Wilshere? Sturridge? A Look At Who West Ham Could Target This Summer

By on June 7, 2017

Before this years’ FA Cup final, a Chelsea fan on the BBC spoke with great pessimism about their chances (it turned out she was right). I couldn’t believe I was hearing things like ‘when you support Chelsea, you’ve learned to expect the worst’. Given that they are the reigning champions, have won multiple league titles and European titles in the past 15 years, it’s difficult to feel sorry for poor old Chelsea. But it shines a light on a particular nuance of English football, and probably football in general; fans are programmed to be pessimistic, because we’ve all been let down and even heartbroken by our teams.

Which brings me nicely onto the subject of today’s piece, West Ham United. Steven Gerrard delivered one of the first heartbreaks in my tenure as a fan with his legendary performance in Cardiff, bringing Liverpool back from the brink in the 2006 FA Cup final. Since then it’s been a rollercoaster. Gold and Sullivan, and more recently Slaven Bilic, have done a good job at providing the club with some stability (even if it’s not always been pretty), but after a disappointing season at the London Stadium there’s work to be done to boost the level of quality in the squad…

Between the Sticks

After losing his place in the first team following a few questionable performances, Adrian regained his place towards to the end of the year, and showed why he is still a fans favourite. Still liable to the odd gaff, but generally reliable and a fantastic shot-stopper, at only 30 the Spanish ‘keeper can be counted on for another couple of years. Darren Randolph provides good competition for the starting spot, and showed reliability when called upon this year, with some man-of-the-match performances scattered in when needed. This is one position that shouldn’t require too much tinkering over the summer… unless Joe Hart reveals that he’s been a Hammer all along.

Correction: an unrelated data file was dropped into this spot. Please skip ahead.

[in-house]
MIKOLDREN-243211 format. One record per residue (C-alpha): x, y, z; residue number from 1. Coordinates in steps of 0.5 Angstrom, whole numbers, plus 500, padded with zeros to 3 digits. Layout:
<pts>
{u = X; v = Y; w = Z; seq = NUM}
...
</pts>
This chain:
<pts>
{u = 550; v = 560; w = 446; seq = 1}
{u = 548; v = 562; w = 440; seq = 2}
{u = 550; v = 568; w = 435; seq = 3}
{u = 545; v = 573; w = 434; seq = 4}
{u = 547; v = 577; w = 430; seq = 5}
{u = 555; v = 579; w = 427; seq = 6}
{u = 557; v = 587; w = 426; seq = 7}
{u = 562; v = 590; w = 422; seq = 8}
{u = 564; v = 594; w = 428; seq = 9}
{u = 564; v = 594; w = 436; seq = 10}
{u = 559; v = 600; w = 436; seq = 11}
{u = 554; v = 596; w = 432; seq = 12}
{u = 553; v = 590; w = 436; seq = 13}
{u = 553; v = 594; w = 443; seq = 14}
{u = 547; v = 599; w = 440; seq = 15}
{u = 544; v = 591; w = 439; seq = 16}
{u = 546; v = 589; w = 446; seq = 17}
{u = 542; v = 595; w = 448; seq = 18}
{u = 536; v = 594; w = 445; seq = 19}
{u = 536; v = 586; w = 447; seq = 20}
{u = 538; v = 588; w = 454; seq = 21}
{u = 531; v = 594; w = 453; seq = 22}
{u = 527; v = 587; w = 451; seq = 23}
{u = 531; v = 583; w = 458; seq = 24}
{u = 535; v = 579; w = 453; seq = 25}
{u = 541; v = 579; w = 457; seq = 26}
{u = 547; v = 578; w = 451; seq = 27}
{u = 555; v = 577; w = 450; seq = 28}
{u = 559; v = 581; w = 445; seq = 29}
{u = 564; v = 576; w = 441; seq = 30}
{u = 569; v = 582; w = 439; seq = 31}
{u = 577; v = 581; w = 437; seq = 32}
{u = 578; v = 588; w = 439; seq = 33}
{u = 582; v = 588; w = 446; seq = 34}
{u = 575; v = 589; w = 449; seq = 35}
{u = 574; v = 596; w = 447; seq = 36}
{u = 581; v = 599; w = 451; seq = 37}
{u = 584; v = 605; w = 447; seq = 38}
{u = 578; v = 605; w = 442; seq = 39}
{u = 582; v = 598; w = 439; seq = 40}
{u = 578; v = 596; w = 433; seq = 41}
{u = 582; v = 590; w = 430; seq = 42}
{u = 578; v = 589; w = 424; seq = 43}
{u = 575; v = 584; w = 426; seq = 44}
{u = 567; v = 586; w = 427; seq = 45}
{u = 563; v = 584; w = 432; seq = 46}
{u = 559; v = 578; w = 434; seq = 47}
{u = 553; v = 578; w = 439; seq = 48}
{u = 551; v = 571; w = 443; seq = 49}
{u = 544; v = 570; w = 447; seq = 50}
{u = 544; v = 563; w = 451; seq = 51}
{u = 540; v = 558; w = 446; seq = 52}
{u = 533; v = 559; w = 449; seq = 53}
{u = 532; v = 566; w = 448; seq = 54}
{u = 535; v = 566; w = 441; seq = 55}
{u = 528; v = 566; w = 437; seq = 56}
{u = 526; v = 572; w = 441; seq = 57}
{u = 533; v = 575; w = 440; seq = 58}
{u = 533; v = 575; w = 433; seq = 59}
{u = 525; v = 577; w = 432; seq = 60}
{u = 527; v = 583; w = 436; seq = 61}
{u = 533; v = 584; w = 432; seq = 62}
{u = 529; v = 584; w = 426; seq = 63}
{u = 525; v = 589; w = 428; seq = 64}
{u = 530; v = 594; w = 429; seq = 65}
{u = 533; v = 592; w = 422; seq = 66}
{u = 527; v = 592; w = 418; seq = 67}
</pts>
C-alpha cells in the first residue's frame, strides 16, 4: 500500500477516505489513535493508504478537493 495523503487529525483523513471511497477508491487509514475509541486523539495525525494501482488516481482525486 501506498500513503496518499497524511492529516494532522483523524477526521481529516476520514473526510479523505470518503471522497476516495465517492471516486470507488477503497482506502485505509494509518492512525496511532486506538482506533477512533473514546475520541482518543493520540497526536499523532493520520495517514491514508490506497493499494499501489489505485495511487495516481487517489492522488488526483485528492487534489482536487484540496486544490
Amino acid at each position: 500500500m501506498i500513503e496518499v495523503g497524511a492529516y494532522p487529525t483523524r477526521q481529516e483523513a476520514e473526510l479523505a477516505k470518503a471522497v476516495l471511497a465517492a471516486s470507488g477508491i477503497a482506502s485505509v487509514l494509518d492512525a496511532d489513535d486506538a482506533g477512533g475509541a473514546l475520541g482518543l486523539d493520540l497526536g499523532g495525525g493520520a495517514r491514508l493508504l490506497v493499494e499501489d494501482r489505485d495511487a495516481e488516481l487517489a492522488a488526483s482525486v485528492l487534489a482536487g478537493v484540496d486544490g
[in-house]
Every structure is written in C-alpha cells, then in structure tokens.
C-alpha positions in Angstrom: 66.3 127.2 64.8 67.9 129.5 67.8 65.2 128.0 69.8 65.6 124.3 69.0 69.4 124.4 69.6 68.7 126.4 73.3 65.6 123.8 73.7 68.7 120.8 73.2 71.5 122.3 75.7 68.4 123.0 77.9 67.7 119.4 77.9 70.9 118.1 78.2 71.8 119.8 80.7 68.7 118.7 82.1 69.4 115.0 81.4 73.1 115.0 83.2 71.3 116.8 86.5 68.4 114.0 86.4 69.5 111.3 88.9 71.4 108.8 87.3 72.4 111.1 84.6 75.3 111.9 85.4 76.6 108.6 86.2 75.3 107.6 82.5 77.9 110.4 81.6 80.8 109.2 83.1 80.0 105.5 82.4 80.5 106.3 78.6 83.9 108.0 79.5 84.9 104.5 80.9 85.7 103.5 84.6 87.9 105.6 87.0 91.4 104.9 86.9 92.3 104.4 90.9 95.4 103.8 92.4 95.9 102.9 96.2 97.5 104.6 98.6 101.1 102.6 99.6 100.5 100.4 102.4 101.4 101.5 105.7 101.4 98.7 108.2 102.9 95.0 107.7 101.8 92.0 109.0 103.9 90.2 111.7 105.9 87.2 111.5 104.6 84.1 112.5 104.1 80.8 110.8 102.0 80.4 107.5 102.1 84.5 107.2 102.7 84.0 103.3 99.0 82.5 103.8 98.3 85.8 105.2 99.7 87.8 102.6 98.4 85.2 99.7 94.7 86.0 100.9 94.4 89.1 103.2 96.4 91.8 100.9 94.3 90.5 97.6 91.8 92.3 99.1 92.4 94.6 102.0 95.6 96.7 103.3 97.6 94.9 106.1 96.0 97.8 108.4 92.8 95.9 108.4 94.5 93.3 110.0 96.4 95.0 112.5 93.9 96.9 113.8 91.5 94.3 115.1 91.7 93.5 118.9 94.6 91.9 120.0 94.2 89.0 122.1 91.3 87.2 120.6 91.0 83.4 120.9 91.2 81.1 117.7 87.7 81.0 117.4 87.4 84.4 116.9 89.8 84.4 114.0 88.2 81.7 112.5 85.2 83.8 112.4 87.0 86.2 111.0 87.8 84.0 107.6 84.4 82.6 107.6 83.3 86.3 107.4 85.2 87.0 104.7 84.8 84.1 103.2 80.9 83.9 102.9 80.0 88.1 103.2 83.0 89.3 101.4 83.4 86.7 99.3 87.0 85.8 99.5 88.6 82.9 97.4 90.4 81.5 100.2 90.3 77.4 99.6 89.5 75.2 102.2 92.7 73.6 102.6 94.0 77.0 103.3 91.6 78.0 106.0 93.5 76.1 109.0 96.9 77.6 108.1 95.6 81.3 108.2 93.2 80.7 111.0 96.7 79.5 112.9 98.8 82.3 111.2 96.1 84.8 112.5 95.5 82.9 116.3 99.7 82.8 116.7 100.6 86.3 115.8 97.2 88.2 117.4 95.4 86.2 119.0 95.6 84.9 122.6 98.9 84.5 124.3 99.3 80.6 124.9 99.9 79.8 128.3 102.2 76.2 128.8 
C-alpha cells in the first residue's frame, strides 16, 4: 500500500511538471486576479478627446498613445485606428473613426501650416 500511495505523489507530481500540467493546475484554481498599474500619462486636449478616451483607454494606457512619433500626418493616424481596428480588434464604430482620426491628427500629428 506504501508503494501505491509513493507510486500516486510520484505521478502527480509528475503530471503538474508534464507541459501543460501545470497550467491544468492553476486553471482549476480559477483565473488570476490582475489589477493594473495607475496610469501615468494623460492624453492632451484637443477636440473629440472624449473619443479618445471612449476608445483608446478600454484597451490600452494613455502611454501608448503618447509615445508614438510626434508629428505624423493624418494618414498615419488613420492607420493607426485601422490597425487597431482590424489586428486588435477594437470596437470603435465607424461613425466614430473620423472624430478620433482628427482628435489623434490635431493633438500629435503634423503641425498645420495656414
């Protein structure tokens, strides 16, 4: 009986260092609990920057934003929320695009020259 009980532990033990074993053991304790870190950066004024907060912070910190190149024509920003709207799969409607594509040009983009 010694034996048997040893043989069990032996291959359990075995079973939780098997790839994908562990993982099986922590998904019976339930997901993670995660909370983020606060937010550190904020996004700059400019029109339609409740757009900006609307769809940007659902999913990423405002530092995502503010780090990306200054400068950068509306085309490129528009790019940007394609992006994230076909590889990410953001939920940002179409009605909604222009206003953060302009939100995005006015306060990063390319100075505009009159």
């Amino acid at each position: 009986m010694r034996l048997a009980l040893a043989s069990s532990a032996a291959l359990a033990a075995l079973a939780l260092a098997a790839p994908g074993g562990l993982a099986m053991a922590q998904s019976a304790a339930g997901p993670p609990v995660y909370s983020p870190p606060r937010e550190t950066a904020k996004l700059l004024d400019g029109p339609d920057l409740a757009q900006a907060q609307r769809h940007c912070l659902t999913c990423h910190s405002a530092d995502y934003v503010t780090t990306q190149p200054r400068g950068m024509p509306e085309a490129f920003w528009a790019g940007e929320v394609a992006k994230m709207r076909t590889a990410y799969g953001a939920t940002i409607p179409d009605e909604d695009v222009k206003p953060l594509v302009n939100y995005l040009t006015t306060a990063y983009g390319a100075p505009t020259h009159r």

At the Back

Sam Byram came on leaps and bounds this year… when Bilic finally trusted him to start a few games in succession. He’s a good footballer, and a dedicated defender, and still young and learning his trade, but a summer spent in the Right-Back berth and some sessions in the gym will help him to get bigger, stronger and more reliable. Pablo Zabaleta was a good signing, and his experience should rub off on the younger Byram. On the other side, Aaron Cresswell had a slightly quieter season this year, but still one of the first names on the team sheet. Getting used to the bigger pitch at the London Stadium definitely played a part in his reduced impact going forward, as he can’t swing crosses in from anywhere in the opposition half, as was the case at Upton Park. Masuaku is still only 23, so should grow into a capable back-up in the next 3 years of his contract.

In the middle of defence is where some decisions need to be made. James Collins will be 34 come the start of the season, and although he’s loved in the terraces, his powers are declining. If Bilic continues to work with 3 centre-backs, then signings are needed. Jose Fonte played like a man who’d recently secured a new contract and had nothing to play for, and it showed in the defensive record; West Ham conceded 3 or more goals 12 times throughout the season. Reece Oxford has been loaned out (again) following David Gold’s vote of no confidence for Youth Players, leaving Angelo Ogbonna and Winston Reid (both injury prone) as the only other Centre Back to be called upon. Kouyate can fill in, but his athleticism is missed in midfield. A quick, strong centre back is required, and with the level of experience already present, investing in someone with youth on their side is an option. Recently relegated Ben Gibson would not be a bad pick-up.